West Nile Virus, Lyme disease, malaria--these are just a few of the infectious diseases affecting not only wildlife but people. But it's becoming increasingly apparent to researchers studying emerging diseases that people themselves are exacerbating the problem. Human activities--primarily habitat alteration--appear to be influencing the prevalence of and exposure opportunities to many emerging diseases.
Sharon Collinge, of the University of Colorado--Boulder, believes that a primary goal of community ecologists should be to predict the disease ramifications of human alterations to the environment.
"Although we've studied community interactions such as a community of parasites infecting a single host, we have not devoted as much effort to addressing additional complications, such as sequential host species that interact on different trophic levels," explains Collinge.
Collinge, together with Chris Ray, also of UC--Boulder, have organized a symposium, "Emerging Diseases: Stressing the Union of Community Ecology and Epidemiology," which will be held during the Ecological Society of America's Annual Meeting in Savannah, Georgia. One of the chief goals of their symposium, say the organizers, is to stimulate the development of 'community epidemiology' as a sub-discipline of ecology.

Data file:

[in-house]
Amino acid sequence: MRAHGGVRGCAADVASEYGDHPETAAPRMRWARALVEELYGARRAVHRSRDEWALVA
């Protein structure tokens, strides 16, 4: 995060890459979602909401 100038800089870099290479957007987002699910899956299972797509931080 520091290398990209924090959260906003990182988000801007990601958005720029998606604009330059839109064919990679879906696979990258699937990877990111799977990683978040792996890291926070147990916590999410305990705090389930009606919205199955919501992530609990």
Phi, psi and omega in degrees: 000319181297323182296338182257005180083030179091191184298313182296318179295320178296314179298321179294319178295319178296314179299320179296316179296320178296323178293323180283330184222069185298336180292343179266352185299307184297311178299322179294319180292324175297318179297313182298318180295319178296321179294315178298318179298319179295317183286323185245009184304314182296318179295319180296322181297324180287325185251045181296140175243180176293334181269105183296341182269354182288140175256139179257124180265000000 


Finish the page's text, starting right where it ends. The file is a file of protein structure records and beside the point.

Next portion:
Collinge and Ray have assembled a panel of speakers, who will each highlight cases where human activities appear to be influencing the prevalence and movement of diseases, including:
- Andrew Dobson, of Princeton University, drawing from examples of pathogens of carnivores in the Serengeti and of birds in Hawaii, will highlight pathogens that move between wild hosts and domestic hosts, as well as from domestic/wild hosts to humans.
- Eliska Rejmankova, of the University of California--Davis, will describe her research team's hypothesis that nutrient-enriched runoff from agricultural lands and human settlements in Belize, Cent
Contact: Annie Drinkard
Ecological Society of America 4-Aug-2003Page: 1 2 Related biology news :1
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